3. I am going today.

4. The leaves are now all gone.

5. It’s not so bad here.

6. This is a beautiful day.

It’s like a MMSE poem.

I’ve been analyzing the data I’ve got. Nothing to write home about yet, but this weekend I plan to finish data collection and stats so I’ll letcha know what we’ve got going on.

My clinical director said to not start applying to jobs until March or April. However, two women I work with at my site heard this and were completely aghast. Apparently I should start like…NOW. I started fixing up my resume and would LOVE some input. Like, I have a LOT of stuff to put on a resume but my work experience and extra curriculars are basically irrelevant. Do I put those on there? I like to keep my resume to a page so I want to make the most of that page.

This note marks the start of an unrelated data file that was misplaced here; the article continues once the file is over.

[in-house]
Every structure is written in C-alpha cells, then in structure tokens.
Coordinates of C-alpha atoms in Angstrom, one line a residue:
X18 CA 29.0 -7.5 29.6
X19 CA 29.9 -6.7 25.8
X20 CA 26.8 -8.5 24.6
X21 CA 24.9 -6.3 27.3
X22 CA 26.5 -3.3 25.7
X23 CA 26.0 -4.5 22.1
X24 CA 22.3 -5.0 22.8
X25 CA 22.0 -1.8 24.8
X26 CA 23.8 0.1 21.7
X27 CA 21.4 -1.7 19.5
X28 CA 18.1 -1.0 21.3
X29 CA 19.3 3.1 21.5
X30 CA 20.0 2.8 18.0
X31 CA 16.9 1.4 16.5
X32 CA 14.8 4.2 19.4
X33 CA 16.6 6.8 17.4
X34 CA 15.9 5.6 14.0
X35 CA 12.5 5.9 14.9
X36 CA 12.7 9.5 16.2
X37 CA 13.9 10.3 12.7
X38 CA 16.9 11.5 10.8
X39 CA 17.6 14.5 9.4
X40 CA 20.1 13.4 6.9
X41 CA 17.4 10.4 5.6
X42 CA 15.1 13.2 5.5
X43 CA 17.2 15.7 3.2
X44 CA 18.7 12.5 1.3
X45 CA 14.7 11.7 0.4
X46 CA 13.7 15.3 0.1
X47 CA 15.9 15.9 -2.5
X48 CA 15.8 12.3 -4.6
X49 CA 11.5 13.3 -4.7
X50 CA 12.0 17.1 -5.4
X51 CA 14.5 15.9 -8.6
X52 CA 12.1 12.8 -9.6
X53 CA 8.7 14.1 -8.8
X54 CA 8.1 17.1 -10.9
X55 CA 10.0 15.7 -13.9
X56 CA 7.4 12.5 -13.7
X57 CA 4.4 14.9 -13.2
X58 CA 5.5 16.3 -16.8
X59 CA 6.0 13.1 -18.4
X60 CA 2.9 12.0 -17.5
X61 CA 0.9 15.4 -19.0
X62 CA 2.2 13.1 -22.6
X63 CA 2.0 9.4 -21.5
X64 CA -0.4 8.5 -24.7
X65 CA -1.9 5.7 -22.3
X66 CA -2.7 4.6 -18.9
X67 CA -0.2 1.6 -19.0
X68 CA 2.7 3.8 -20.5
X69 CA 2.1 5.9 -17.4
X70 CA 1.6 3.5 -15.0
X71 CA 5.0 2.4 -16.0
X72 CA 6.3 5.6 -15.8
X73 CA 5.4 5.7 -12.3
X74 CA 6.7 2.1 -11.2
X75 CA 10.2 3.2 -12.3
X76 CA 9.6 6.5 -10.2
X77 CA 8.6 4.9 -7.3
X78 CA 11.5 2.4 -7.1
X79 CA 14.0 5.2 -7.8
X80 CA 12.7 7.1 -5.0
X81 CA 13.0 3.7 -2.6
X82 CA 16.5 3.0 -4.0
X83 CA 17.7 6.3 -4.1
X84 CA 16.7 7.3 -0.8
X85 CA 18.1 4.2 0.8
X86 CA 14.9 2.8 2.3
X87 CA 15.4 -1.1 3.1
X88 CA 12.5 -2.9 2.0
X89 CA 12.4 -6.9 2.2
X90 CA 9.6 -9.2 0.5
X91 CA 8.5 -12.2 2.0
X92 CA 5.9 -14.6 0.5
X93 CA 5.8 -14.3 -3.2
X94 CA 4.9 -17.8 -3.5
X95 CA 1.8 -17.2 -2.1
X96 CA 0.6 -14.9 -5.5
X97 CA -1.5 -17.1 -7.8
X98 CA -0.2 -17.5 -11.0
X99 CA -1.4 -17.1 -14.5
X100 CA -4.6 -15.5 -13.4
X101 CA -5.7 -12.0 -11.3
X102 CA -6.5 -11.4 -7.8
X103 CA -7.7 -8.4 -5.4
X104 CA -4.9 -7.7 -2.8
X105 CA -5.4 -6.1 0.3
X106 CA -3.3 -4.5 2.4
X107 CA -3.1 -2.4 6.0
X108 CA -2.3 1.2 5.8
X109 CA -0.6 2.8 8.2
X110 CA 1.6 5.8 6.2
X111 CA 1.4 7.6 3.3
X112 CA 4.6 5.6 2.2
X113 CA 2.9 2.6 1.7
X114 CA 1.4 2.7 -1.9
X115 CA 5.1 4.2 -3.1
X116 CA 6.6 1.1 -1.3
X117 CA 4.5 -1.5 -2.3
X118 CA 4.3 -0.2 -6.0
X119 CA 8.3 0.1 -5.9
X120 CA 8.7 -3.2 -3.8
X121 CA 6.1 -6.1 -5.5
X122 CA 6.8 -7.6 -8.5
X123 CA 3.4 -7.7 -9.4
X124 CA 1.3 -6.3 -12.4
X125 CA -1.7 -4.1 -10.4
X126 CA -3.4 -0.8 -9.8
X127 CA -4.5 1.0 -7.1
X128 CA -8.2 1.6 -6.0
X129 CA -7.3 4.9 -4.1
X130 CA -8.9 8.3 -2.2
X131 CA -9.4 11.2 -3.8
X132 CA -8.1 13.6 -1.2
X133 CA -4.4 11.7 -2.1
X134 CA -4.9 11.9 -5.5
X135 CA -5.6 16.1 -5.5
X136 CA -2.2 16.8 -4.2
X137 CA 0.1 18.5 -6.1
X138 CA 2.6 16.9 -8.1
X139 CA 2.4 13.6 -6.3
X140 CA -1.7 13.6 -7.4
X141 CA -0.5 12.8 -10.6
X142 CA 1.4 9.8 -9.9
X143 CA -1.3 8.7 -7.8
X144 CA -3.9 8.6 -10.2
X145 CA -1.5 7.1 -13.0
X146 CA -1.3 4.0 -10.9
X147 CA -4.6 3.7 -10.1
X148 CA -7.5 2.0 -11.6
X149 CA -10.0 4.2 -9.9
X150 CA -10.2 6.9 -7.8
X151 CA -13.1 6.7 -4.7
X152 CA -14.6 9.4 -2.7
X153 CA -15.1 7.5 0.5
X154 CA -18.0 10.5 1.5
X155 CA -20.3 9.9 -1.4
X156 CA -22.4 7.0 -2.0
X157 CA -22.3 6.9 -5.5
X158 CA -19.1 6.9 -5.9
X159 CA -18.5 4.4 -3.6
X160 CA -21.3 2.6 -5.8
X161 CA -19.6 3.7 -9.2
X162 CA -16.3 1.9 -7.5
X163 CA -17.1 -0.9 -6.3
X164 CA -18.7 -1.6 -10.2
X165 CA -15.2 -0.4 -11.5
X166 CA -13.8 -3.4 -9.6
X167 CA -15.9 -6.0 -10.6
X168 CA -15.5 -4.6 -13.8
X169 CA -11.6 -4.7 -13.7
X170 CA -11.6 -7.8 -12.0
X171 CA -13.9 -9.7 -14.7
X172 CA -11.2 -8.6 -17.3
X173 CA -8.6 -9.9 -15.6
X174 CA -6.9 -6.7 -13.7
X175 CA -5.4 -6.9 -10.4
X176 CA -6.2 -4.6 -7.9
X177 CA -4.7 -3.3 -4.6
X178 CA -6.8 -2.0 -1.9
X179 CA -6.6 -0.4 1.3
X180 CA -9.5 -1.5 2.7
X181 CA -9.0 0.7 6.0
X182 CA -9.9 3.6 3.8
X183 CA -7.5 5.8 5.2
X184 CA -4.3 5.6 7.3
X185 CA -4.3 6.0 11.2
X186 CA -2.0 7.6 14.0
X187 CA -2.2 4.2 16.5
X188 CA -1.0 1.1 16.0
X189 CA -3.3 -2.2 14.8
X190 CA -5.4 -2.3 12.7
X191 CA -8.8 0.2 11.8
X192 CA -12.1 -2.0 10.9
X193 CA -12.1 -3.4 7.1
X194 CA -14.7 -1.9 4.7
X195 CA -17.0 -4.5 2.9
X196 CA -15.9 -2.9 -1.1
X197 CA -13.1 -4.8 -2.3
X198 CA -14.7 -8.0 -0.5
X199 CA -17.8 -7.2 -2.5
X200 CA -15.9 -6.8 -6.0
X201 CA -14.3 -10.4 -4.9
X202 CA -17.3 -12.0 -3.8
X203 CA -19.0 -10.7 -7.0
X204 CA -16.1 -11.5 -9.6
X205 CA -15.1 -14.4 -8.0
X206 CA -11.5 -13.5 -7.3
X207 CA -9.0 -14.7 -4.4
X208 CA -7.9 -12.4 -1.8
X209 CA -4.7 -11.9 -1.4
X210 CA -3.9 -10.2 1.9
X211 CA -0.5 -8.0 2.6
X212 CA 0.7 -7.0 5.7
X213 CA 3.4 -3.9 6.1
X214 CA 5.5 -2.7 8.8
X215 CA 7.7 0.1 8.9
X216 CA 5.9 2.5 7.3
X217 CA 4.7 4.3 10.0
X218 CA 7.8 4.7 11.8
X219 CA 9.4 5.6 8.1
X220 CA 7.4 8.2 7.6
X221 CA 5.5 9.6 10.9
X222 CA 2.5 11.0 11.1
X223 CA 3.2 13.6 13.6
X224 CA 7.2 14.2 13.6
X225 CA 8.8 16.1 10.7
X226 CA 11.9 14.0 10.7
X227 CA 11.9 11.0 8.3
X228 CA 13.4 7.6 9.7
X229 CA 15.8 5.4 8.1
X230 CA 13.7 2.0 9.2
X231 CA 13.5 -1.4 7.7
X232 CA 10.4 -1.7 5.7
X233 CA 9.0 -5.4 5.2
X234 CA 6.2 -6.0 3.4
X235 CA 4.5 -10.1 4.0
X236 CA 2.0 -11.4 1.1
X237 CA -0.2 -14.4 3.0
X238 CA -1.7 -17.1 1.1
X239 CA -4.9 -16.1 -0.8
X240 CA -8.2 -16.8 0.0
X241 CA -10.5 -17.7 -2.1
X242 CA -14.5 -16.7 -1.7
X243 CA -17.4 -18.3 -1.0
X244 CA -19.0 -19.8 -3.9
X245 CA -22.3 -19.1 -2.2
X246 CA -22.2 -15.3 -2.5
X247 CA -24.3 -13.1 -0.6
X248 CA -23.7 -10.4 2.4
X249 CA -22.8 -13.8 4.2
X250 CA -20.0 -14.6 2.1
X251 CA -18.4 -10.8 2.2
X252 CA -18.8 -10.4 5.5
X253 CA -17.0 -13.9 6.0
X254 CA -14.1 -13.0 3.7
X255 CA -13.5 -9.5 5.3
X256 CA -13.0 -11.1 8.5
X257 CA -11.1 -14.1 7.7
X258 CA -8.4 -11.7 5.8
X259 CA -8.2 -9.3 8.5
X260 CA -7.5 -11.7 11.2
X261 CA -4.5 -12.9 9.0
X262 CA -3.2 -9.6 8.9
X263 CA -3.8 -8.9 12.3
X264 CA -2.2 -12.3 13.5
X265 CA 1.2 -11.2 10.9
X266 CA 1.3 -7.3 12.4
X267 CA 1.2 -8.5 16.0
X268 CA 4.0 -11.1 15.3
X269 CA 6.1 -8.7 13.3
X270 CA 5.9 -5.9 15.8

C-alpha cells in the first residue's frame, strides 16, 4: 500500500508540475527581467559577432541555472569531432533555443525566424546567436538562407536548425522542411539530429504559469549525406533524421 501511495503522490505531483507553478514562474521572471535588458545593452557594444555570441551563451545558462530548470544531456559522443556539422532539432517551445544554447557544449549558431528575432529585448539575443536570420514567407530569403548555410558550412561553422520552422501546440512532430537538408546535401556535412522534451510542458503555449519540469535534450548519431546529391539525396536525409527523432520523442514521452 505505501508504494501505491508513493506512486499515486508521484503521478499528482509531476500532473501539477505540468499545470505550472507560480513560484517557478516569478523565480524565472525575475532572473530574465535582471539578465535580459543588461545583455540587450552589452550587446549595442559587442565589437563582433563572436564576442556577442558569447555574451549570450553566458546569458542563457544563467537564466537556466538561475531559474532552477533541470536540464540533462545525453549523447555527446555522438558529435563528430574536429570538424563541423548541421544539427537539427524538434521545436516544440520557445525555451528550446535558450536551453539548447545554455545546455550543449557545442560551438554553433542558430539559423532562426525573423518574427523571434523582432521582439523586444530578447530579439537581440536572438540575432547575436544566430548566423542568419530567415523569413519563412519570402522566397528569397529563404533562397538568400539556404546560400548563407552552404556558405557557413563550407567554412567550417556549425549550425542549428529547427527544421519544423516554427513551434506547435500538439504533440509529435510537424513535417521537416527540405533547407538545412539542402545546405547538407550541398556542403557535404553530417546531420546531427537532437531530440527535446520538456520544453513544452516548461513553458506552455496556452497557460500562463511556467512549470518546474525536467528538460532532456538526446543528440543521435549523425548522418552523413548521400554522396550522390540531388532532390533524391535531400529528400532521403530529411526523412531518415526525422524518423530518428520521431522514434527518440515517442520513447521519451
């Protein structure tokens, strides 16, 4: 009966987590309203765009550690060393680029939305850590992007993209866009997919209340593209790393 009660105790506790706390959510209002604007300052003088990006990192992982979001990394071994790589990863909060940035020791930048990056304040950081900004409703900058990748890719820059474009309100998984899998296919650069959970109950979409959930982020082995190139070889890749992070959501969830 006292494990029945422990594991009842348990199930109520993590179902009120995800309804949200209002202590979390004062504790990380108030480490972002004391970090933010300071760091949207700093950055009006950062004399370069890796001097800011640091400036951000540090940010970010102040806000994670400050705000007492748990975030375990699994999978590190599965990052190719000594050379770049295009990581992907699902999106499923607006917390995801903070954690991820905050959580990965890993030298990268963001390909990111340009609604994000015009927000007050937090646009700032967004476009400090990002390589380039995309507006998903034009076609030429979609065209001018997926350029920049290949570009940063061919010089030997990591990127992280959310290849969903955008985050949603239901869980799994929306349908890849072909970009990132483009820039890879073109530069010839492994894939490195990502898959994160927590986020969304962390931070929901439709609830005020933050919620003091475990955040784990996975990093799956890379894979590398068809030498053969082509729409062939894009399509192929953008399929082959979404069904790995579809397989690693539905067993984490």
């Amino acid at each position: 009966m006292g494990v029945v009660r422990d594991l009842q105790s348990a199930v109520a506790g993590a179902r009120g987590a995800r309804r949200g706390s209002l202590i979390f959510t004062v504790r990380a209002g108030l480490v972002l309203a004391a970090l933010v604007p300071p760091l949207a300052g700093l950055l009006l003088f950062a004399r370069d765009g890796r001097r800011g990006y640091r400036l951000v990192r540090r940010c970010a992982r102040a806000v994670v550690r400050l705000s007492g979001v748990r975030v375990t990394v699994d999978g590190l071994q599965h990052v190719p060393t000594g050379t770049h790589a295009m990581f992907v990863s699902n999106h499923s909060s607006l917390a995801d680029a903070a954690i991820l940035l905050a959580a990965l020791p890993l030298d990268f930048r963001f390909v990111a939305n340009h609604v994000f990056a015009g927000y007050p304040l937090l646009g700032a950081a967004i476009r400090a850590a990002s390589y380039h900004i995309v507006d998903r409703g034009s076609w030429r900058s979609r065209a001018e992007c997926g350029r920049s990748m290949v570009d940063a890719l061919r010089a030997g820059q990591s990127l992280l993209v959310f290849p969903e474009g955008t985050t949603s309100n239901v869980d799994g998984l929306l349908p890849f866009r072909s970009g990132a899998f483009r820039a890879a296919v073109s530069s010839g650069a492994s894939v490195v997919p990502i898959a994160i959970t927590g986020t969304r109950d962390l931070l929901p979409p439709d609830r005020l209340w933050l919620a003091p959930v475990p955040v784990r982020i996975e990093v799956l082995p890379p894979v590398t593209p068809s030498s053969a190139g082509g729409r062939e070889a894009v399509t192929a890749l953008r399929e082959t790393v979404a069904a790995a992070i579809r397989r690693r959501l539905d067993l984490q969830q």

I’m putting my resume here so you can judge it:

Seriously, TELL ME WHAT TO DO.

 

I’m all about the constructive criticism. Please tell me what I can do to make this resume beautiful and miraculous. I want a JOOOOB. I also sent this to an SLP who I sort of know in Kansas City so hopefully she’ll have the hook up.

In unrelated news, I got a hamster. His name is Mr. Stoli Socks. He is a Russian dwarf. And he was a Christmas orphan. And he has a nibbled ear. And he is super cute and kind of mean. I think he is misunderstood.

"Oh hey guys. I am super cute. LOVE ME"